I have struggled with the answer to this question for a long time. I was taught not to pledge allegiance to the flag (especially in church--though that only ever happened at VBS at my grandma's church), not to put my hand on my heart during the pledge or the national anthem, not to worship the country or love it more than God. That was from my parents.
At the same time, we said the pledge every day at school. I know the "Star Spangled Banner" by heart. I loved wearing red, white and blue for the Fourth of July. I was taught about how great it was that we were "free."
I understood where my parents were coming from. God was certainly more important, and I understood not worshiping your country. But at the same time, I did love my country; I do love my country.
I'm not proud of us sometimes. A lot of times. There's a lot of things I'd like to change. But I love our diversity. I love that when we do work together, we really can move mountains. I love how rich of history we are. I love our national parks. I love traveling all over this country and seeing all the different landscapes and meeting different people and learning about different cultures.
Patriotism is not war to me. And I think that is part of why it has been hard for me to reconcile my patriotism with the popular patriotism, because I don't think loving my country means we are better than any other country or that we don't have a responsibility to people all over the world. We don't live in a bubble, but as long as we remember that, I think it's okay to still love your country.
I feel I'm in the minority in this in our country though. When Osama bin Laden was killed with a bullet to the head, people rejoiced. As long as our body count is less than those of other countries, we must be "winning" the war, whatever that really means. Without a face to the Iraqis or the Afghans or the Libyans or the countless others we have killed, we don't think about them. We don't consider how much of a blessing it is that we don't live in a country torn apart by war and that we just fight them in other countries.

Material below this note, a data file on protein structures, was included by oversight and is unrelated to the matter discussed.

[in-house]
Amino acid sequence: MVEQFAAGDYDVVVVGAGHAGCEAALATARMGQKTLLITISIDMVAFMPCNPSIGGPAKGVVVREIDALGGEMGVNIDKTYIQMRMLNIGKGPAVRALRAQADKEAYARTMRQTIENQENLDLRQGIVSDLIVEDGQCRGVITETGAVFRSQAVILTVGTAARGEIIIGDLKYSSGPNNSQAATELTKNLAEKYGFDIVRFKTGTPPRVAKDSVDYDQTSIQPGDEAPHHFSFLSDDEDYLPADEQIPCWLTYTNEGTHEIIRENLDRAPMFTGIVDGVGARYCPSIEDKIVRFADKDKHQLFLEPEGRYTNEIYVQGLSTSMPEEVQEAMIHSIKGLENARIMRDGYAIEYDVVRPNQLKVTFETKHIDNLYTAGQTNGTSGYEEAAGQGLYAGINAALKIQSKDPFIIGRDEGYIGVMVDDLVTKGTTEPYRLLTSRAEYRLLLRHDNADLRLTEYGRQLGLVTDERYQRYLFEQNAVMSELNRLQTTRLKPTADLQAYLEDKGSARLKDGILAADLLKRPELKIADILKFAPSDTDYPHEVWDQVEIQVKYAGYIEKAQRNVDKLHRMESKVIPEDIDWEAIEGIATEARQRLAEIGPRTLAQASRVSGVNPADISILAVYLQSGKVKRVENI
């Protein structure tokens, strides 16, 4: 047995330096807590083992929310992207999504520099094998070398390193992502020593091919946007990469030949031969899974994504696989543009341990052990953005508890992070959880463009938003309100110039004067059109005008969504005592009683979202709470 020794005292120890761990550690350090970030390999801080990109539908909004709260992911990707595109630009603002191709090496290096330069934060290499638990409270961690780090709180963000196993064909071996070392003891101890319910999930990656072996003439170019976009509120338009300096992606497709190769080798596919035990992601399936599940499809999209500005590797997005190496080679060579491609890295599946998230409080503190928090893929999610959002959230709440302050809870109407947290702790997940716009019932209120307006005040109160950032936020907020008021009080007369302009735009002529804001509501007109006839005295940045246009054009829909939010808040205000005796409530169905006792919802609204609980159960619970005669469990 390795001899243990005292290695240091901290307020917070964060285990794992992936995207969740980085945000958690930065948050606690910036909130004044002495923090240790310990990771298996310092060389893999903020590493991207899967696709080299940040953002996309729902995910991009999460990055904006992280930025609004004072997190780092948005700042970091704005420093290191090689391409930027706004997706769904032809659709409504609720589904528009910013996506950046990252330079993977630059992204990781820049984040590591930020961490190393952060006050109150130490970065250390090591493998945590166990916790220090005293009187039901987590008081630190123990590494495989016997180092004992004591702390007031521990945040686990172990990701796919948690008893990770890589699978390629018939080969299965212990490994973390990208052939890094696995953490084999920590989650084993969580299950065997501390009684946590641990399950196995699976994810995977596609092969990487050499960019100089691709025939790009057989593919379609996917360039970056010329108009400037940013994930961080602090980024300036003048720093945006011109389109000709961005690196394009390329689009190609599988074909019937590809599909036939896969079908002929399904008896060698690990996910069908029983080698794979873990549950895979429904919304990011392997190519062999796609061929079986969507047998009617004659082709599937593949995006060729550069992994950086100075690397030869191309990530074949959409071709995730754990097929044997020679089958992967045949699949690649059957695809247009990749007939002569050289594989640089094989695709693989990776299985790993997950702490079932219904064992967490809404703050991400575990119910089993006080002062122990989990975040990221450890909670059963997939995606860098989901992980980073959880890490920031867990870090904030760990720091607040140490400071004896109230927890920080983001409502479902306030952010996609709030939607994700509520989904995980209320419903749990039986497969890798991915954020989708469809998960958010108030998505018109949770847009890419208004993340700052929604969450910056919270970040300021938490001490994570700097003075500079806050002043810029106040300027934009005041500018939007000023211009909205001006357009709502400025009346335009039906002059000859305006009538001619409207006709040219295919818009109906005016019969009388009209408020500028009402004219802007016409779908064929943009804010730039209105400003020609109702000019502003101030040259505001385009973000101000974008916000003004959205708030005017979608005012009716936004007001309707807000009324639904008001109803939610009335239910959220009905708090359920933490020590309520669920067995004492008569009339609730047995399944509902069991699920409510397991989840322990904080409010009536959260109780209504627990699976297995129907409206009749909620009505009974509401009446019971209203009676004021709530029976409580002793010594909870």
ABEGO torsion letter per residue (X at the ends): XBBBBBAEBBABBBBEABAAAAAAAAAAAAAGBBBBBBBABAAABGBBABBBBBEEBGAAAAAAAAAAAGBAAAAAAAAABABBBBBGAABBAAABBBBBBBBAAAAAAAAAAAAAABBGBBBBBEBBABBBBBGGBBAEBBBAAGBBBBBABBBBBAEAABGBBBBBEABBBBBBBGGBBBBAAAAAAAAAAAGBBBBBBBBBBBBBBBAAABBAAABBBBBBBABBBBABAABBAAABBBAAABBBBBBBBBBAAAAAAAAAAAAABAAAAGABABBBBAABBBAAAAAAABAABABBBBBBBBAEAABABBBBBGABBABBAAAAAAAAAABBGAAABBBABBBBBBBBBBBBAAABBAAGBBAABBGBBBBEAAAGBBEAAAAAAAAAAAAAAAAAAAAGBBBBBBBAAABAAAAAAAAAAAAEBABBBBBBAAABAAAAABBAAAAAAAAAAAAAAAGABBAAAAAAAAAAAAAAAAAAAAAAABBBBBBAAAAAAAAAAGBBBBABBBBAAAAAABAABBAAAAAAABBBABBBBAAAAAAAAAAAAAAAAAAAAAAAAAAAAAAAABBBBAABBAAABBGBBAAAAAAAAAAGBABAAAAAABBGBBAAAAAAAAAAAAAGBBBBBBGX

War is not the answer. Peace is patriotic.
Jesus told us to love our enemies. Osama bin Laden is not one that is easy to love. He wouldn't have wanted my love--I live in a country he hated, I'm a woman, I'm a Christian, I'm about the opposite of a fundamentalist...
But Jesus didn't say, love your enemies if you want to.
Jesus often challenged us to do things that don't always sound good, or easy. But Jesus didn't come to make our lives easier. He challenges us to confront the empire, to not accept that things will always be this way, and be a part of the change. And Jesus was an advocate for nonviolence. War creates enemies, no matter who "wins" in the end. No one really wins, because wars don't resolve conflict. They just give us an excuse to kill each other.
It perhaps is obvious by the tone of this post that I am currently at the Baptist Peace Fellowship's summer conference ("Peace Camp"). It was an interesting Fourth of July. Lydia and I wondered how this particular group of people would act. But I think what really exemplified patriotism to me is exactly how we celebrated. We stood on the balcony and watched the fireworks. People from all different parts of the USA, and two people from Canada that might as well be my sisters, and we watched the fireworks. We embrace our differences and celebrate them, as we embark on this week, refreshing our sense of peace and justice, and most importantly remembering that love of each other is the most important thing.